William F. Curlett (1874-1916)
The Crocker Mansions
At this location "1150" California Street, now the site of the choir, stood William H. Crocker's Queen Anne style mansion (1888). The Deuxieme Empire - Italian villa style mansion (1877) of his father, Charles Crocker, was at the N. W. corner of California and Taylor Streets. Both buildings were destroyed by the Earthquake and Fire of 1906. Subsequently, the Crocker family, in consultation with the Rt. Rev. Willaim Ford Nichols, second bishop of California, donated this entire block as the site for Grace Cathedral. The cornerstone was laid on January 24, 1910.
In commmeoration of their generosity of spirit and in the presence of their descendants, Charles Crocker III and Charles de Limur, we dedicate this this memorial.
Photographed 10 July 2012
(Click Photo to Zoom)
He was among the most prolific architects on the Pacific Coast in the final decades of the 19th and first decade of the 20th Century with a practice that typified the successful architectural profession of that period. Contacts with the gentry and well-heeled were of paramount importance. Curlett had his wealthy friends both in San Francisco and Los Angeles. He built many buildings, both public and private, in each city and throughout California.
He possessed another trait critical to the success and survival of architects in his time, the ability to adapt the current stylistic vogue to one's own design. During some forty years of practice, he designed buildings of many different styles.
His residences ranged from flamboyant Victorian (the Crocker Mansion and the Payne Residence in San Francisco) to sober Roman Renaissance (Villa Montalvo in Saratoga and the Payne country home in Menlo Park).
His commercial and public projects ranged in style from Richardson Romanesque (Los Angeles County Courthouse and the California State Bank in Sacramento) to an eclectic combination of Classic, Roman, and Flemish forms (Mutual Savings Bank in San Francisco.)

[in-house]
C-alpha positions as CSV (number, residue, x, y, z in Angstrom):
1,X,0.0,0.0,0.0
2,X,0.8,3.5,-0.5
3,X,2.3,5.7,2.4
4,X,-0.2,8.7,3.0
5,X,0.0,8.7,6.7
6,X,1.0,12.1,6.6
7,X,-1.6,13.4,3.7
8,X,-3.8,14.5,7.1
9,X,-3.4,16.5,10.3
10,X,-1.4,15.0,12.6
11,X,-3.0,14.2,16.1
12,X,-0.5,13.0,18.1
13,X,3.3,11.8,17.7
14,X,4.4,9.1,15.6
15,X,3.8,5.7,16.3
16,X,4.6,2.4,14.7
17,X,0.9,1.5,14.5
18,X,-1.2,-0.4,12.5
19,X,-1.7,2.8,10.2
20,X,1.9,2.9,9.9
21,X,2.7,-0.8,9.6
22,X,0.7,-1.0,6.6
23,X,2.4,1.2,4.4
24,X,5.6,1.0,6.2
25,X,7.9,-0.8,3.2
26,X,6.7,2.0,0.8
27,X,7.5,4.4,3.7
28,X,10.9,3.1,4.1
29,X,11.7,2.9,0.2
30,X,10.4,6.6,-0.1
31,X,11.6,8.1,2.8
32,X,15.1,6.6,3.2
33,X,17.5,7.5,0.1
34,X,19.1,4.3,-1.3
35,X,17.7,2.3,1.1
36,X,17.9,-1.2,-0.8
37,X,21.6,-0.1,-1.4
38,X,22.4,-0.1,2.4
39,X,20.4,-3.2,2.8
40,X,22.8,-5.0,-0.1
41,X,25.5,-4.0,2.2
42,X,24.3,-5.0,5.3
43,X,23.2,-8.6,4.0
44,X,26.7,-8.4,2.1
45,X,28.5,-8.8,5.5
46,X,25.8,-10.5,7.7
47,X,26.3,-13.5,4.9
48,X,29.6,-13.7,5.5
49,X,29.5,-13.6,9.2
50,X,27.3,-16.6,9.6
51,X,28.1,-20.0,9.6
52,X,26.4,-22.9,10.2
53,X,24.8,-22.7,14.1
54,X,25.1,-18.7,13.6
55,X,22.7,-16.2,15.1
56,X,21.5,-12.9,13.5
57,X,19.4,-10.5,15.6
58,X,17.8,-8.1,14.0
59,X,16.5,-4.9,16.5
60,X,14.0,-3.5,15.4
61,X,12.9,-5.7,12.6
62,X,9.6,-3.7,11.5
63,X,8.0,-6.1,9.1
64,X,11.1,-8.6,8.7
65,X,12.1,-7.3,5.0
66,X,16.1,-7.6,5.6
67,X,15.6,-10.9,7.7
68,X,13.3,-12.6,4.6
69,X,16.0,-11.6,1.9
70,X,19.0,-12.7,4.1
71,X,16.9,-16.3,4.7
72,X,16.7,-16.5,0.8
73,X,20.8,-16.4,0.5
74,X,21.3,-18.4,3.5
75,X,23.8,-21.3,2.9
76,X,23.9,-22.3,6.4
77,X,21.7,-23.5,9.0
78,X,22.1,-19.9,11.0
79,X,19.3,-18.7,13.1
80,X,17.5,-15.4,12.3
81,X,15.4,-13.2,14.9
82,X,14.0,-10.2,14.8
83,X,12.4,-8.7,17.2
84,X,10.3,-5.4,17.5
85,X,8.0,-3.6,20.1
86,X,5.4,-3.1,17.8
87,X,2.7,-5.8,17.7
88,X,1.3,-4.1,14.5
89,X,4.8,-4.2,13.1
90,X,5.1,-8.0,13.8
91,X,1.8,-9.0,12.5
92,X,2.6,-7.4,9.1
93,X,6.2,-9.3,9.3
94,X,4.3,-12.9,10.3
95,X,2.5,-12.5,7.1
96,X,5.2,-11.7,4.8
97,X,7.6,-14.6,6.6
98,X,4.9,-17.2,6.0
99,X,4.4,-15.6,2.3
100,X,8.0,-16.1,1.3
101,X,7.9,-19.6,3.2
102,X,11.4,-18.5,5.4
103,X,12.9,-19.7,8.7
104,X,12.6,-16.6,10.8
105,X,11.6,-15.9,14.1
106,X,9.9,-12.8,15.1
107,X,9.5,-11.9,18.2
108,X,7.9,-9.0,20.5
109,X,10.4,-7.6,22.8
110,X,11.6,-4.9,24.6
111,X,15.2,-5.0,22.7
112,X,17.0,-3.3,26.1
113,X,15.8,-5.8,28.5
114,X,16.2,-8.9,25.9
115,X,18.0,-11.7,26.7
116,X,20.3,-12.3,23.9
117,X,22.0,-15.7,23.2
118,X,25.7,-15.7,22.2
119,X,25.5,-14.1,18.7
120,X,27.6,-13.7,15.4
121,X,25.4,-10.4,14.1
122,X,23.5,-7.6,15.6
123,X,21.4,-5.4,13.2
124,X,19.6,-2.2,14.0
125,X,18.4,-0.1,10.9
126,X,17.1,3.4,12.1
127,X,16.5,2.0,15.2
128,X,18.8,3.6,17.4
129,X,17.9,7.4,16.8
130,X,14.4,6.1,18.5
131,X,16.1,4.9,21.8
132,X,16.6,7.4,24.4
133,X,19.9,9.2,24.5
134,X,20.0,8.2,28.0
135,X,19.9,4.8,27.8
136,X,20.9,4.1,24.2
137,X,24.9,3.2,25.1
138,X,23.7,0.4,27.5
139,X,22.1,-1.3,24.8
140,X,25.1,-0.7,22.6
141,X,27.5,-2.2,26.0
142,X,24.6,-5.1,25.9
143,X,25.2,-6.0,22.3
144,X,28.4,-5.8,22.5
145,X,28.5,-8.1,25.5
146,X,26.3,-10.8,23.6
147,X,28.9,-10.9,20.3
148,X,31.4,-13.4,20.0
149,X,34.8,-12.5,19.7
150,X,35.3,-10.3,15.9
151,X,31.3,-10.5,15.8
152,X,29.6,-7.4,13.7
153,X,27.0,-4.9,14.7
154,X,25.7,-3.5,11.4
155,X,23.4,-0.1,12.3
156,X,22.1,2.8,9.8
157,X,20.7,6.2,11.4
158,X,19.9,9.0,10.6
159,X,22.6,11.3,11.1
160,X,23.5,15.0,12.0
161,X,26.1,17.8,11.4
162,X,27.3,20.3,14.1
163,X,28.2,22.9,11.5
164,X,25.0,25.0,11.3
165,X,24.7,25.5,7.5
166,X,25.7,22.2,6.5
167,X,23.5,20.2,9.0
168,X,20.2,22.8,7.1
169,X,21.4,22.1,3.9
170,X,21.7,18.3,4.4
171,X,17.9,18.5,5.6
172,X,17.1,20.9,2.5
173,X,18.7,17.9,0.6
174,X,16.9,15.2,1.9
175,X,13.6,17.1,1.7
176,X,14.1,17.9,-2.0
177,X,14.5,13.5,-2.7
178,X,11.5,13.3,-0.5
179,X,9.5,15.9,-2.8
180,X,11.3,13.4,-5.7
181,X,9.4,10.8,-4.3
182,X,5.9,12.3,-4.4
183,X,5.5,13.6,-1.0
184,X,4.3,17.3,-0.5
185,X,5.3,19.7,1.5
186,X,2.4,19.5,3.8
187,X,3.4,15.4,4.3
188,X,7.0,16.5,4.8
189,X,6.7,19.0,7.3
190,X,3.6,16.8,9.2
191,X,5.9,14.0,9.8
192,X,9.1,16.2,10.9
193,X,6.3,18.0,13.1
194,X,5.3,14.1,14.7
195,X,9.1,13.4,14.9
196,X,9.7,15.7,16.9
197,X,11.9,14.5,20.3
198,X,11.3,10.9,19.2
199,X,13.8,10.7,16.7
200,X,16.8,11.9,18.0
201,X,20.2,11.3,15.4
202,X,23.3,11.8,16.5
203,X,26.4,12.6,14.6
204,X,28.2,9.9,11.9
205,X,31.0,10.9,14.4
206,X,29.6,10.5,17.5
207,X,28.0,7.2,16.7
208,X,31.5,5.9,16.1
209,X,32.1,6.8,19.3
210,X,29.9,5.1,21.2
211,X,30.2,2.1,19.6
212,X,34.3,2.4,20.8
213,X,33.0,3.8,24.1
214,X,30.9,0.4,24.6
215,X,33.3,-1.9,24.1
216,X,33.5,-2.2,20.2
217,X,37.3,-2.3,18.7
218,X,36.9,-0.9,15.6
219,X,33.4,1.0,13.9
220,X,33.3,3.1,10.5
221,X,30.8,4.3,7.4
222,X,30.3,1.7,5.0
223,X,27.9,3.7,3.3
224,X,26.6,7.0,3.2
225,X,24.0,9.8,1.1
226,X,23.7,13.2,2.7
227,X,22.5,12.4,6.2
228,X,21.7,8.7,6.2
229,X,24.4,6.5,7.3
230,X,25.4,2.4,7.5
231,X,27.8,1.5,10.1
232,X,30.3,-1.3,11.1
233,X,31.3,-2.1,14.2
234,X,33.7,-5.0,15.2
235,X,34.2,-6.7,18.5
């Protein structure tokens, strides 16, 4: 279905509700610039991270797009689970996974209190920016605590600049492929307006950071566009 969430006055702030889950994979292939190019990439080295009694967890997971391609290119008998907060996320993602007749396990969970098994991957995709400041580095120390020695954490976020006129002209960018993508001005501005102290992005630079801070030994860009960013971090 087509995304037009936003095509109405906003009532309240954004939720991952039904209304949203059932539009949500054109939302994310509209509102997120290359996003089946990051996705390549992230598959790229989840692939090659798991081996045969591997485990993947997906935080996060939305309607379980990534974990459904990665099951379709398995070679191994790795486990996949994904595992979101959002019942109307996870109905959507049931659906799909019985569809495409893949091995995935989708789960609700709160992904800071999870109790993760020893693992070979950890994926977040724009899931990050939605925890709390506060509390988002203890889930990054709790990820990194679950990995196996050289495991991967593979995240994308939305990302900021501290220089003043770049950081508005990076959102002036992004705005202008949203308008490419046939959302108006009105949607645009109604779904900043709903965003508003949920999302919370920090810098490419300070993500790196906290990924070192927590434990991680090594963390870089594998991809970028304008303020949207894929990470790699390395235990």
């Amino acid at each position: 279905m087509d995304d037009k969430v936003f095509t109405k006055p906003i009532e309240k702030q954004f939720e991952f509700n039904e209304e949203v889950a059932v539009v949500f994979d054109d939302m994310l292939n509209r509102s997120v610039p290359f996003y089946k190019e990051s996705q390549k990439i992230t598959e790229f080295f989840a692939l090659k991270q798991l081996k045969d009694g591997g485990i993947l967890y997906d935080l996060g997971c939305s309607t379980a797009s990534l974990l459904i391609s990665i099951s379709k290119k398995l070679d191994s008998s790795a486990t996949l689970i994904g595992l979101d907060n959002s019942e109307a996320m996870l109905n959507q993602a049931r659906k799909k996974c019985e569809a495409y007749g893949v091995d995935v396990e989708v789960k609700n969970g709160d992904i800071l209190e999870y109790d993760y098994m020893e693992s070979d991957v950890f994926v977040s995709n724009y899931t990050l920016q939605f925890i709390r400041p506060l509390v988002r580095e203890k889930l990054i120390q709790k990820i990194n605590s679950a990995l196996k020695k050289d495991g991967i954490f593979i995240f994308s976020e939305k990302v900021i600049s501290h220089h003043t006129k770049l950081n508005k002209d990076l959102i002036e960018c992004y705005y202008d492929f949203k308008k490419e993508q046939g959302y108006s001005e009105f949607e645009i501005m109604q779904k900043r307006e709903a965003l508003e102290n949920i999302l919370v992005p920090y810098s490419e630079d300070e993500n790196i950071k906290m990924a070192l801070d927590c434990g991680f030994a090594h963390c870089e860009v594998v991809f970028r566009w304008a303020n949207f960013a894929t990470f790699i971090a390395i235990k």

Adapted from NRHP Nomination Form #80000847: Theodore F. Payne Residence
William Curlett and Walter Cuthbertson designed the Charles Crocker and William H. Crocker houses on the present site of Grace Cathedral.
Willis Polk regarded the Charles Crocker house as the ugliest building in the city and offered to burn it down as a civic gesture.
Curlett spent the later years of his life in Los Angeles and was elected President of the State Board of Architects.
Adapted from the Phelan Building website
|Name||Year||Address||City||Sort Address||Sort Name|
|Clunie House||1897||301 Lyon Street||San Francisco||Lyon 0301||Clunie House|
|Federal Hotel||1912||1083-1087 Market Street||San Francisco||Market 1083||Federal Hotel|
|Haas Candy Factory||1907||54 Mint Street||San Francisco||Mint 0054||Haas Candy Factory|
|Head Building||1909||201-209 Post Street||San Francisco||Post 0201||Head Building|
|MacDonough Building||1907||333-343 Kearny Street||San Francisco||Kearny 0333||MacDonough Building|
|Mutual Savings Bank||1902||704 Market Street||San Francisco||Market 0704||Mutual Savings Bank|
|Payne Residence||1881||1409 Sutter Street||San Francisco||Sutter 1409||Payne Residence|
|Phelan Building||1908||760-784 Market Street||San Francisco||Market 0760||Phelan Building|
|Shreve Building||1905||201 Grant Avenue||San Francisco||Grant 0201||Shreve Building|
|Villa Montalvo||1892||15400 Montalvo Road||Saratoga||Montalvo 15400||Villa Montalvo|
|Packard Library||1905||301 4th Street||Marysville||Street 04 0301||Packard Library|